Seniors Month: 3 Tips for Staying Safe and in Touch

Seniors' Month

June is Seniors' Month in Ontario and this year the message is stay safe, stay in touch while bringing together older adults (virtually, of course). Photo: John Fedele/Getty Images

June is Seniors Month in Ontario and, this year, the message is stay safe, stay in touch. Amid the COVID-19 pandemic, the Ministry for Seniors and Accessibility is focused on celebrating, engaging and bringing together older adults (virtually, of course).

Social distancing to curb the spread of COVID-19 meant the closure of Seniors Active Living Centres across the province. So, programming shifted from on-site to dial-in. Dubbed “Centres Without Walls,” people can still connect by simply calling in (or connecting by Zoom video conference) for a range of daily/weekly sessions, from expert guest speakers to trivia hour to instructor-led seated exercise.

Staying in Touch

Keeping older people connected through lockdown was also top of mind for the Canadian Frailty Network. Anticipating that social distancing would increase social isolation, the agency developed both high- and low-tech tips. One idea — for which all someone needs is a telephone — is embarking on a genealogy project by reaching out to relatives far and wide to create a family tree.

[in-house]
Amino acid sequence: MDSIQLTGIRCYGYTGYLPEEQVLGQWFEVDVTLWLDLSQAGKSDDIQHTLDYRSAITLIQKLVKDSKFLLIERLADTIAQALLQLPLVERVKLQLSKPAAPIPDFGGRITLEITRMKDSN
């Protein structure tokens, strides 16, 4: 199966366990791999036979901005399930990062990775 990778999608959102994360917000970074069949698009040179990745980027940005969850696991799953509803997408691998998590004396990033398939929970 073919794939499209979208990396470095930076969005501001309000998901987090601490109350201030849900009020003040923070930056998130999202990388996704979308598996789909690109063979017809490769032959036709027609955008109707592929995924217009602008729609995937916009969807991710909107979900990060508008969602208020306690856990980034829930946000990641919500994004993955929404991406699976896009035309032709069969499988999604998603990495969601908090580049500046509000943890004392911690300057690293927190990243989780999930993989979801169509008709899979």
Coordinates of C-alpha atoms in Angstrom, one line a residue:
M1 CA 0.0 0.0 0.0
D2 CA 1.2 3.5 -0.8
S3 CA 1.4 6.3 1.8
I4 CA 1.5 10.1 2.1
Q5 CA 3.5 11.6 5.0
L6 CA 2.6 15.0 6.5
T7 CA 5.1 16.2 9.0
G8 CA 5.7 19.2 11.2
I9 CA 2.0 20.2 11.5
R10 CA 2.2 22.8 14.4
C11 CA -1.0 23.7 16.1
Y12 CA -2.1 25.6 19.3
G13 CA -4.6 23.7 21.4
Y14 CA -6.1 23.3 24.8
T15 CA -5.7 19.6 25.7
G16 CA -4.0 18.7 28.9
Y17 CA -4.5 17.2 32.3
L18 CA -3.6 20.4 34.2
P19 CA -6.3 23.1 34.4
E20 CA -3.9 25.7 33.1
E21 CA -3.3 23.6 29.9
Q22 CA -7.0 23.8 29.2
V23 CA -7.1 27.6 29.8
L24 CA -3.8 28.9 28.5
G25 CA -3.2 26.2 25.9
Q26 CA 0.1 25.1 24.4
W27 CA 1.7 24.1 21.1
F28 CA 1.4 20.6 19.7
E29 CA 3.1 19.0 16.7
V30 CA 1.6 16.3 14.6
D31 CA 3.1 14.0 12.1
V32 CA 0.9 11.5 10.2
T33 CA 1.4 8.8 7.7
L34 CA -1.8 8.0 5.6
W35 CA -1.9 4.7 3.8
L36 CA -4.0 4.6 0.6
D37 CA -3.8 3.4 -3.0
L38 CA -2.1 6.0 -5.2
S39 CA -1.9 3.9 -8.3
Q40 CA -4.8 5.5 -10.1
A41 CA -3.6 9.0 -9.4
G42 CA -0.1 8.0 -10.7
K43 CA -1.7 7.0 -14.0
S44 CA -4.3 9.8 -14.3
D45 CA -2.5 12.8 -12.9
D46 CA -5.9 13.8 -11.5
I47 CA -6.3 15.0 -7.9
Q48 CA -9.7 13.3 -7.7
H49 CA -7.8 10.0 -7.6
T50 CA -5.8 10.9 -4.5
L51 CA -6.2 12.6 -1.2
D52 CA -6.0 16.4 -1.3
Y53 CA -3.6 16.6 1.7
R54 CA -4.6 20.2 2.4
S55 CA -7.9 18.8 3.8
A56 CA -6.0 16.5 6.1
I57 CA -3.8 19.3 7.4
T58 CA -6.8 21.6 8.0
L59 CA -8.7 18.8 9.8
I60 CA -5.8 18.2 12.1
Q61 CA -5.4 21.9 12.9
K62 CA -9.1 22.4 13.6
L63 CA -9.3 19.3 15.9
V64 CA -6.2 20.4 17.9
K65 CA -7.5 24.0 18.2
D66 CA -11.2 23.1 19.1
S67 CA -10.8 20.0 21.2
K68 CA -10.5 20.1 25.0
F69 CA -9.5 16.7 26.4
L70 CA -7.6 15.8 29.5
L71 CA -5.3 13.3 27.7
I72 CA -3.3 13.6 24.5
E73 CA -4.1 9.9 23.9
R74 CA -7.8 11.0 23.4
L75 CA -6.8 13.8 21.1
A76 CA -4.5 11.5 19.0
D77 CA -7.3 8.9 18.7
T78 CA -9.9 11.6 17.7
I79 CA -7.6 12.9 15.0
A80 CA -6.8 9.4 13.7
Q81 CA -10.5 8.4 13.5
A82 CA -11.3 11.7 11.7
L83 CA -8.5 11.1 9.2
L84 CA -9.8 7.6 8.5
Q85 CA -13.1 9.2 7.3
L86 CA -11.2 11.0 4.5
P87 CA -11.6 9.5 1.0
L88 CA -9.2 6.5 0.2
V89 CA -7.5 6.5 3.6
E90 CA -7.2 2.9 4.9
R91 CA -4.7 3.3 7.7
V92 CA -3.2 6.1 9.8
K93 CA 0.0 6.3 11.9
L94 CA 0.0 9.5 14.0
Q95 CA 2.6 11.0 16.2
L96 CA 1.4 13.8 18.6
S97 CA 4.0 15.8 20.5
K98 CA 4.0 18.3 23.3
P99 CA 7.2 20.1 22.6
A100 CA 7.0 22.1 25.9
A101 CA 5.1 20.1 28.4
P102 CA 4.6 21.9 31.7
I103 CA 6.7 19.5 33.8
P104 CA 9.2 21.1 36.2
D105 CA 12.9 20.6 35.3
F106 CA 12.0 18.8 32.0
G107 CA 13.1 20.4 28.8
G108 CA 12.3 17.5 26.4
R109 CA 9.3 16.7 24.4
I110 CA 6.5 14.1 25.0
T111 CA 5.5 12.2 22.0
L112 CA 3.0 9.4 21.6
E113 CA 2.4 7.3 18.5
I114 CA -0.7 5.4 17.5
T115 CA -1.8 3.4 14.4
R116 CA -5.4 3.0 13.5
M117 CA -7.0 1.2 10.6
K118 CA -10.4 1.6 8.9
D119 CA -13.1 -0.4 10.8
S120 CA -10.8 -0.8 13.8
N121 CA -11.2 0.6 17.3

Apart but Together, Digitally

If the pandemic has taught us anything, it’s that where there’s a will, there is also high-tech way. Online portals and apps have made it possible to socialize virtually with friends and family. If you use an iPad, Mac or iPhone, try a Group FaceTime to gather as many as 32 of them at once. Click here for a how-to video and for five others tech tools to try out and use to stay connected with those you love.

Safety First

Older people are more at risk for severe complications from COVID-19, so health officials continue to urge a safety-first approach as social restrictions relax. Wearing a face mask covering over our nose and mouth is one of the ways we can protect ourselves by protecting everyone.

Experts calling for universal masking to reduce transmission of the virus note that some homemade masks have shown to be as effective as surgical masks at filtering out infectious respiratory droplets. We spread droplets not only when we cough or sneeze but also when we talk and laugh — and sing (should at-home karaoke be on the agenda). For more tips to stay safe as we begin to enjoy each other’s company, in person, click here.